As a part of MSUM’s Art Education program, most students enrolled complete an art therapy field experience course. While it’s just a requirement for some, junior Katie Lou Sandberg decided to go further.
She partnered with a rural Minnesota tribe, the UMD Medical School and Dr. Brenna Greenfield, Ph.D., LP, on the Anji'bide – Changing Our Paths project. While usually held in person, COVID-19 turned the project into a weekly virtual artist web series.
Katie started working with the tribe in the spring of 2020, but her love for art began much sooner. Ever since she was a kid, art played a big role in her life.
“Art personally has always been a passion in my life. It’s something I grew up with, something I can and want to share with others.”
This passion led her to MSUM’s art program and art therapy minor. Through these programs, she’s worked with the community and brought her ideas and talent into the local area to help others.
Last spring, Katie was set up to be a project coordinator for an art show, working with a five-year grant that Duluth Medical School presented. This grant would be used for the recovery and prevention of opioid misuse. Linking art and opioid recovery and prevention brought the Anji’bide – Changing Our Paths project to life. As a student who needed field experience in art therapy, Katie’s role was to simply coordinate these art shows. That is, until the pandemic.
“I’ve really found this experience to be a challenge with the pandemic,” Katie says, “but it’s also been the most rewarding experience because I really feel good about the work I’m doing.”
Adapting and adjusting to COVID-19 was completely novel at the time; Katie really wasn’t sure what to do. With case numbers rising, the idea of having live, in-person art shows was quickly fading. While transferring to an online art show was seemingly the only option available, she considered other avenues.
Katie, in partnership with a student from Bemidji State University, put out a call for art within a 50-mile radius, asking the community to send in art for a coloring book contest. These coloring books would then be redistributed into the rural Minnesotan tribe’s schools, treatment centers, ERs, and community centers. The coloring books contain beadwork patterns, ribbon skirt sewing instructions, an Ojibwemowin language page, the submitted coloring pages, and include a coloring contest.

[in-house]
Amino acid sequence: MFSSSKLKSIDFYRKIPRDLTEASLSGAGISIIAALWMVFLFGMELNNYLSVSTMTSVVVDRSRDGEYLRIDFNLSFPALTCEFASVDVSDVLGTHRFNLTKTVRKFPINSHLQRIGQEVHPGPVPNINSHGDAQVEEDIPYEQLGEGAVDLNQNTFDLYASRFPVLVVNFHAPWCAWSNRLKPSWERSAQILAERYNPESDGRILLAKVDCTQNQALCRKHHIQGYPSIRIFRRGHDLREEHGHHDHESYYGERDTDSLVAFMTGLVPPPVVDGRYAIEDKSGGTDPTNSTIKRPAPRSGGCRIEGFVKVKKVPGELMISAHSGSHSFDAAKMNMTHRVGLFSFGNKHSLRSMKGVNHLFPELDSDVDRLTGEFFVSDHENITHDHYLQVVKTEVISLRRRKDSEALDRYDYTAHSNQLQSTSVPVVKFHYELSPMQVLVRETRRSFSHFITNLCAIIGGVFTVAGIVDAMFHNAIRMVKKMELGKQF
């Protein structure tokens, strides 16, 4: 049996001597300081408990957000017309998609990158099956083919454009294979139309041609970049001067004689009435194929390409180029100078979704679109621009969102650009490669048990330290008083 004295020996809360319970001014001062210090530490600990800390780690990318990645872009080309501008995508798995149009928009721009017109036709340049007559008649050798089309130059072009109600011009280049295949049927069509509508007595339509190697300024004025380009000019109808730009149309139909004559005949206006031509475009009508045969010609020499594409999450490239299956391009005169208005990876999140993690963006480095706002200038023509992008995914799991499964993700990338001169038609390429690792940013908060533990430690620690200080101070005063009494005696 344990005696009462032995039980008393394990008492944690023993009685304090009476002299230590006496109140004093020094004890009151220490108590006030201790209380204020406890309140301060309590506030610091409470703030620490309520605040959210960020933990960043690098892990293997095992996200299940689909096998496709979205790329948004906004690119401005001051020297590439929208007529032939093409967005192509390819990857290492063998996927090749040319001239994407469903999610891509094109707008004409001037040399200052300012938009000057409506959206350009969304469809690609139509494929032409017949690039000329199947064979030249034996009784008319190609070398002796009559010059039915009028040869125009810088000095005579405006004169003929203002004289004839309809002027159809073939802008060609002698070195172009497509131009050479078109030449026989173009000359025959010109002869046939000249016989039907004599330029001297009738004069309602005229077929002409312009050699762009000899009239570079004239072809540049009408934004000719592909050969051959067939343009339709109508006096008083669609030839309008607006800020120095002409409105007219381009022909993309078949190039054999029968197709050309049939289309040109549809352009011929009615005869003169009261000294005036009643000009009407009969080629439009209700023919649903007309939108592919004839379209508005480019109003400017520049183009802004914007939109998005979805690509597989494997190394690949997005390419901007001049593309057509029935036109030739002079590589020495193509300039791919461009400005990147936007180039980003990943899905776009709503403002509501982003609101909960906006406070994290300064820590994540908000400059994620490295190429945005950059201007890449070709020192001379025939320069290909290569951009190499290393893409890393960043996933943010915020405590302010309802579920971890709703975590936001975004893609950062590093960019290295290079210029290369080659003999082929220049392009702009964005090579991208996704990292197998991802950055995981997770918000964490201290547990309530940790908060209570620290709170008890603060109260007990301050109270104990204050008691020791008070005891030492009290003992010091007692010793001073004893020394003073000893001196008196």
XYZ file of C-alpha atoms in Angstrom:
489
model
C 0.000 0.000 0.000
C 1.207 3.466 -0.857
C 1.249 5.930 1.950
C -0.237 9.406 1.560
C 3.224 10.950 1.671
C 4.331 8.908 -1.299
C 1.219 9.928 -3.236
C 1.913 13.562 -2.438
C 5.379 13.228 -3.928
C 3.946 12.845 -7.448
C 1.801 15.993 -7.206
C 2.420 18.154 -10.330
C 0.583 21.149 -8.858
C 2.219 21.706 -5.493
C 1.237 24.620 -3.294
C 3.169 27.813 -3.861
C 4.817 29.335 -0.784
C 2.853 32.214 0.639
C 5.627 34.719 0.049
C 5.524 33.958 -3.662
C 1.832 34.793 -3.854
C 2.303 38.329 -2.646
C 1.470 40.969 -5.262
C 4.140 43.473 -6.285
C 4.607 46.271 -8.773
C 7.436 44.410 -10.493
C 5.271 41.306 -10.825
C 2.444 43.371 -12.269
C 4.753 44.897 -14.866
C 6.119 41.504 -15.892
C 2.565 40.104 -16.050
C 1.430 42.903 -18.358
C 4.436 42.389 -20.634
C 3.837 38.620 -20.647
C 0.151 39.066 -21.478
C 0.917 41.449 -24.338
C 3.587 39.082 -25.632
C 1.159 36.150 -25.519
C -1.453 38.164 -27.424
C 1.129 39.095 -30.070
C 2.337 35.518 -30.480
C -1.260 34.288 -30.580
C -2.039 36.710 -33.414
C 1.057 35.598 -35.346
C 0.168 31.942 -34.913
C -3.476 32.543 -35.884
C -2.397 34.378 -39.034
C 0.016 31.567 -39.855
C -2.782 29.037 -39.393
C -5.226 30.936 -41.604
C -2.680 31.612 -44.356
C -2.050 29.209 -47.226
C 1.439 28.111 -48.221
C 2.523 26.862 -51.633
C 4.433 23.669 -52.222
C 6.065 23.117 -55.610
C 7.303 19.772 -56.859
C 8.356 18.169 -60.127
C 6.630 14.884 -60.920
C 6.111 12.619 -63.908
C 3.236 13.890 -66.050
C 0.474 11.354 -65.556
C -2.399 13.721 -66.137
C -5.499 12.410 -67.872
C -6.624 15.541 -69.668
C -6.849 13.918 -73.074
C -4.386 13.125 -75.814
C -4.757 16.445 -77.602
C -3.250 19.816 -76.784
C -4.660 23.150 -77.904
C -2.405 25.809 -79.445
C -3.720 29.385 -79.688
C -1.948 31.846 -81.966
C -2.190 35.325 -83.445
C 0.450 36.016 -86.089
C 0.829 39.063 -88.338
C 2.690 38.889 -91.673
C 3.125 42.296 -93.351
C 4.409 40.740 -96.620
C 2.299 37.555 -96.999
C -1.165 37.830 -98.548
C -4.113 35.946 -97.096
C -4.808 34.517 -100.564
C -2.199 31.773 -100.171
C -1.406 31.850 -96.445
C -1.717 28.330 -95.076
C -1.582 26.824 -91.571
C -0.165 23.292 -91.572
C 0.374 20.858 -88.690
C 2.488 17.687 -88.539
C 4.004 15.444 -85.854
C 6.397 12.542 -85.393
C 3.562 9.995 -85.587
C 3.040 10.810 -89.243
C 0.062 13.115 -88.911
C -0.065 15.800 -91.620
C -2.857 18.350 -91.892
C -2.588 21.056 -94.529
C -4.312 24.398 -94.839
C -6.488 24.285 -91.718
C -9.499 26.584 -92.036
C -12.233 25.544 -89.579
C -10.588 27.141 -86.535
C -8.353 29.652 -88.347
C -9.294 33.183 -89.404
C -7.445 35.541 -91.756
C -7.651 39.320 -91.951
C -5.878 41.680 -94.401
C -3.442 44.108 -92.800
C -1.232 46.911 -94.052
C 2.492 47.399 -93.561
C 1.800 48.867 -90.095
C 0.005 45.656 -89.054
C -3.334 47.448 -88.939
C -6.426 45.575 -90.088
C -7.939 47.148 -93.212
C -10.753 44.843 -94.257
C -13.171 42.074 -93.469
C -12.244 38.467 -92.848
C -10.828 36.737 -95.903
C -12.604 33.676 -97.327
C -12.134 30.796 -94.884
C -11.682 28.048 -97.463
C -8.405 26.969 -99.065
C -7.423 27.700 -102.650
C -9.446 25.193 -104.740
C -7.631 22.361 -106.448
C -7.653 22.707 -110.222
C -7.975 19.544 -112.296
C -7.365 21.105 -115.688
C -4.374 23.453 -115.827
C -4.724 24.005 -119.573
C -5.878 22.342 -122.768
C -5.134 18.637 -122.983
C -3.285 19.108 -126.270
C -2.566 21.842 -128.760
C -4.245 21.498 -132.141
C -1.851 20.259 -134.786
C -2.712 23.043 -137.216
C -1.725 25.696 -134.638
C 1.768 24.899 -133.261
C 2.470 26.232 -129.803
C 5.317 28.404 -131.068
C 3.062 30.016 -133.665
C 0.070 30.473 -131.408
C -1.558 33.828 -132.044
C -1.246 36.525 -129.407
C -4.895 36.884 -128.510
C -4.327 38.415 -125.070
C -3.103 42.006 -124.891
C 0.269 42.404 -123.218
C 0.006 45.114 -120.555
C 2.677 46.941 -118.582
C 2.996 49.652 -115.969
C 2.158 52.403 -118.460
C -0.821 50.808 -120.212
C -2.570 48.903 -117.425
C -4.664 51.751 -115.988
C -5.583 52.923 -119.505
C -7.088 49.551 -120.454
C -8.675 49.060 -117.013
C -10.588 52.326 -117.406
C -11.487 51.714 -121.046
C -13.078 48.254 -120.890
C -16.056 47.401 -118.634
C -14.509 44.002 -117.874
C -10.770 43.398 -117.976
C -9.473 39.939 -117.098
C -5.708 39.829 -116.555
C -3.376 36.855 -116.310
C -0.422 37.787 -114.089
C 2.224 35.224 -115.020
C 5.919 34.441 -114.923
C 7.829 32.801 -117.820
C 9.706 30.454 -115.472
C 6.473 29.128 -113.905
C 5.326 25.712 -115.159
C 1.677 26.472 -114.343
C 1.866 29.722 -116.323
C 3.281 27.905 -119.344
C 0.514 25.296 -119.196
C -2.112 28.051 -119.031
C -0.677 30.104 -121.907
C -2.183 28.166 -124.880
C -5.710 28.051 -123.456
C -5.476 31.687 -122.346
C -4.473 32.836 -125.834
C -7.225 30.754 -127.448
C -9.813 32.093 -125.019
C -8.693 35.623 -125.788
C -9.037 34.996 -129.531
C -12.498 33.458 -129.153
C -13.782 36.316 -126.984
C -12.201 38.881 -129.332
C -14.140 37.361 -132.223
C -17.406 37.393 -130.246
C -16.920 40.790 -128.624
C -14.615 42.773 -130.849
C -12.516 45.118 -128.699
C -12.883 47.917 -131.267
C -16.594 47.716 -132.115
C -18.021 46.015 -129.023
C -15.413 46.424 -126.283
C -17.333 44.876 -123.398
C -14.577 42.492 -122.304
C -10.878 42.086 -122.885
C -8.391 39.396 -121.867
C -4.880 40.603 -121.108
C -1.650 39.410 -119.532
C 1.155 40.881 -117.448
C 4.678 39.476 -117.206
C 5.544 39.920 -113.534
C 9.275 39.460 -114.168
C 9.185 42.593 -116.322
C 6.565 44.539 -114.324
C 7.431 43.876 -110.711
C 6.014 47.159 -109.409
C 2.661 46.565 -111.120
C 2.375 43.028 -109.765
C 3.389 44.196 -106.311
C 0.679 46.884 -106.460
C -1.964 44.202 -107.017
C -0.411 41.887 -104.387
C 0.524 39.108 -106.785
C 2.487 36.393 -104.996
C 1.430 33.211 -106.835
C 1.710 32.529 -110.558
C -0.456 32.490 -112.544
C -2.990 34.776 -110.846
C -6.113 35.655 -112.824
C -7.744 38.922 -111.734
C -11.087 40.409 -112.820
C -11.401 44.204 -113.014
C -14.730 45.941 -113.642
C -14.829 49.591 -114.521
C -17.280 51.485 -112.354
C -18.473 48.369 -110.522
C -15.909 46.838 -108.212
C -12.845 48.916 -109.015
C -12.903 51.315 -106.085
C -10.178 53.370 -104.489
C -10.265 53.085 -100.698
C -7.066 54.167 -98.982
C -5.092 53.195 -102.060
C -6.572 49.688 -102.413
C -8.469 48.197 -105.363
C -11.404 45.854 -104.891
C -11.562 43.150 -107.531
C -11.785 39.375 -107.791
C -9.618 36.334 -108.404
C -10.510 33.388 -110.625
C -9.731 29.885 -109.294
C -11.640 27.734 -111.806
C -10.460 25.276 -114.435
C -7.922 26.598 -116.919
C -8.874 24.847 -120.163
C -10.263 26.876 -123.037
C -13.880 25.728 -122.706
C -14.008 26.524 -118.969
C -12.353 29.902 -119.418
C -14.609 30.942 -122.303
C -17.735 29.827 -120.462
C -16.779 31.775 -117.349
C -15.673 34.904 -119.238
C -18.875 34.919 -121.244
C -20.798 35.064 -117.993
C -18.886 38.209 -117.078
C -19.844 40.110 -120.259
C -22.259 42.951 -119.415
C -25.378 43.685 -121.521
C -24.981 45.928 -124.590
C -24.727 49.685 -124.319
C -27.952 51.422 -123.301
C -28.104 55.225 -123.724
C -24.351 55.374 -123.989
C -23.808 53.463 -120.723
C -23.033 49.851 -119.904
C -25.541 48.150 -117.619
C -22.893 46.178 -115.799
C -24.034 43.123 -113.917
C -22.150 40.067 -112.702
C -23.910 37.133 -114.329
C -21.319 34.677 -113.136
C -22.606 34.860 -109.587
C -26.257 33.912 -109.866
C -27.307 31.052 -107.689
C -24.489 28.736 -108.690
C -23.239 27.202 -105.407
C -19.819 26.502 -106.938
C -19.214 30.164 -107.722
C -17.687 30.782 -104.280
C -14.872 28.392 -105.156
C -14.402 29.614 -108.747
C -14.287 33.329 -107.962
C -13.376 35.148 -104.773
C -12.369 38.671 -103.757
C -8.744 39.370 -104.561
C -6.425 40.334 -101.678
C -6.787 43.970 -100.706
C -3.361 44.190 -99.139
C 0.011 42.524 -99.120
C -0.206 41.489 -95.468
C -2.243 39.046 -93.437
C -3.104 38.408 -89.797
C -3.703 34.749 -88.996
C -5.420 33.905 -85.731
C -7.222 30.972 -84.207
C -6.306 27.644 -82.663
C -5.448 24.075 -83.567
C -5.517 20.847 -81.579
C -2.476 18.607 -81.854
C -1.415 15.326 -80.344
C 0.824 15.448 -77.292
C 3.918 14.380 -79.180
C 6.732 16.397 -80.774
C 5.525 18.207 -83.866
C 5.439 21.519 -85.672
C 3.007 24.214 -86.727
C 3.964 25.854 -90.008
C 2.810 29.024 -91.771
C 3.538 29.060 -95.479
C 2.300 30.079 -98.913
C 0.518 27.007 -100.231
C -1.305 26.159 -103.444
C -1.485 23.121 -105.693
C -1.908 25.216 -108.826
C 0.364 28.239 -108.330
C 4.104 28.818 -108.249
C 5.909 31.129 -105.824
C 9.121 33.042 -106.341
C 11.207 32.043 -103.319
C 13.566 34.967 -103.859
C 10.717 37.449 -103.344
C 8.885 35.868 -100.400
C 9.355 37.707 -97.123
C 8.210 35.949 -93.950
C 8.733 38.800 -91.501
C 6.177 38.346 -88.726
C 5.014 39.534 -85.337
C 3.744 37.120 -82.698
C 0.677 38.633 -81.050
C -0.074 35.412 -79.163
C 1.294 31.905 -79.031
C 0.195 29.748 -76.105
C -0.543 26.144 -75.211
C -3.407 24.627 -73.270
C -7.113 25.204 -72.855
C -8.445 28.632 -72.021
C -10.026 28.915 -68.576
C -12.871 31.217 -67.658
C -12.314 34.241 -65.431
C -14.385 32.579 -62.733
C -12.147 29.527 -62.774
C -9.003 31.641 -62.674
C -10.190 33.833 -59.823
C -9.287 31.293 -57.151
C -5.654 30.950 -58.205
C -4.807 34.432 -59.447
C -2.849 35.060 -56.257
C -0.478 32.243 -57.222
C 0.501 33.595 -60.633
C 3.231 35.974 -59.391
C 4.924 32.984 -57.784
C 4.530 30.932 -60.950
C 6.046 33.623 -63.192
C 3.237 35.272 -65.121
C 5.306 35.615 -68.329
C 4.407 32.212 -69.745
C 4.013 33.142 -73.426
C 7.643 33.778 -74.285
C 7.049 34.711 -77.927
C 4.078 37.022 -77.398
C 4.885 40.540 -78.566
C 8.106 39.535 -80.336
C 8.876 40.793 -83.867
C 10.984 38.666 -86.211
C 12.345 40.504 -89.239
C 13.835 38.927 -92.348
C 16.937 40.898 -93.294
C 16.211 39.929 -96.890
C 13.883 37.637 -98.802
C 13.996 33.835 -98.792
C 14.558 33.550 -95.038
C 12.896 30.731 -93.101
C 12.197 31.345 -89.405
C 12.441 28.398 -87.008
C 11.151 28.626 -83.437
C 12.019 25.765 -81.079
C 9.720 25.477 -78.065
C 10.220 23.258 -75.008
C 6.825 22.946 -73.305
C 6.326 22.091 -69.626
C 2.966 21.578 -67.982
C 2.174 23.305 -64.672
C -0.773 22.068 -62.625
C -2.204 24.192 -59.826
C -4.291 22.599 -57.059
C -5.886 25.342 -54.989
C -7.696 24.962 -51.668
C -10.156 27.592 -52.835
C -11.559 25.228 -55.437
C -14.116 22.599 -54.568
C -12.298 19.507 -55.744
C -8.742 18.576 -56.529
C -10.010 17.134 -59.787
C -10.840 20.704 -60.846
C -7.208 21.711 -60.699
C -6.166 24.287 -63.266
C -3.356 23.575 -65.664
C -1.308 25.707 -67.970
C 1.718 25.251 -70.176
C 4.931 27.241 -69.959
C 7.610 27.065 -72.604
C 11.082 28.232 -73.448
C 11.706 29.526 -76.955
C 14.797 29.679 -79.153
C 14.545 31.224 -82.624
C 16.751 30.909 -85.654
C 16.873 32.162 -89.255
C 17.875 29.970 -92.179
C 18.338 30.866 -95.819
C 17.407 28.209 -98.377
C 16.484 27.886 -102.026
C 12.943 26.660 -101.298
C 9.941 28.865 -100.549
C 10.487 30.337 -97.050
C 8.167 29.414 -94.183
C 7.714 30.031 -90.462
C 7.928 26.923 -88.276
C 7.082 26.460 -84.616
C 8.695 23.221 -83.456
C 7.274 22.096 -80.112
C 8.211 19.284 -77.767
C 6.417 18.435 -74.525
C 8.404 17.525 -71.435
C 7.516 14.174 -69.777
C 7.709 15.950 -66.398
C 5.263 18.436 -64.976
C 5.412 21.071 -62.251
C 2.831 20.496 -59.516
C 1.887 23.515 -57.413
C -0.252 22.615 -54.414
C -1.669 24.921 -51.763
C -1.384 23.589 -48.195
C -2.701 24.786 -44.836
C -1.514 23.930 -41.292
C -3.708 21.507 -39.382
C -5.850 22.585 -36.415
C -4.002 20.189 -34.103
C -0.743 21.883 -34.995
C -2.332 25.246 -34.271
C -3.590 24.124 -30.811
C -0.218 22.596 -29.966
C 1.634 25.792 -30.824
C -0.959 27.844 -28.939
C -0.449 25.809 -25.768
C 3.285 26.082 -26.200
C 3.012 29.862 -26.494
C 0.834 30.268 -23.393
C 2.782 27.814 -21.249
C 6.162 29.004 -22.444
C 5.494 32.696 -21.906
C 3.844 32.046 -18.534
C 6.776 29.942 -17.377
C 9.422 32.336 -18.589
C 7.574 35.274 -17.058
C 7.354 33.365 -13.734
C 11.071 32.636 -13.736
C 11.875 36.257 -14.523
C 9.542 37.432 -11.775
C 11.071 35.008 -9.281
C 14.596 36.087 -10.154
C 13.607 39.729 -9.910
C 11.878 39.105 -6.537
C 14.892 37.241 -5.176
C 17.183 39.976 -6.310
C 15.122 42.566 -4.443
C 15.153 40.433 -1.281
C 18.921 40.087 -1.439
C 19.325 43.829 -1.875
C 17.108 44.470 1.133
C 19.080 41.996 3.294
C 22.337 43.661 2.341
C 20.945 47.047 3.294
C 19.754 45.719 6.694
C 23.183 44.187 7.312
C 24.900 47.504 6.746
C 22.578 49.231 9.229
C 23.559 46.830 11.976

“Whether it’s people in recovery from drug addictions, people with mental illness or children in settings, there’s just so many outlets and ways that this program can help people, all ages too.”
After this, focus was brought back unto the art show itself. With having time from the pandemic and resources from UMD, the Anji’bide – Changing Out Paths project was turned into a web-series. This series compiles different indigenous artists on multiple media platforms to present live web classes. Most live classes can be found on Facebook for those who want to watch and/or learn themselves.
As time passed, Katie’s position changed as well. Originally, she was working a temporary position for 45 hours. As her work continued and the community grew stronger because of it, her hours and contract kept getting extended. Lots of doors have opened for her, job and opportunity-wise, though she would like to continue working with the people she is now.
“I think it would have been harder without the program; I did end up finding this opportunity on my own, but I was so happy I could use it for my practicum. I could see myself working later, down the line, as an art therapist on the reservation.”
This past fall, Katie helped to spearhead a virtual art show with selected artists at Gizhiigin Arts Incubator in Mahnomen. More information can be found on the project Facebook page Changing Our Paths. Katie plans to continue the artist talks on the web series, as it is, “a great inspiration to those in recovery that find the classes helpful.”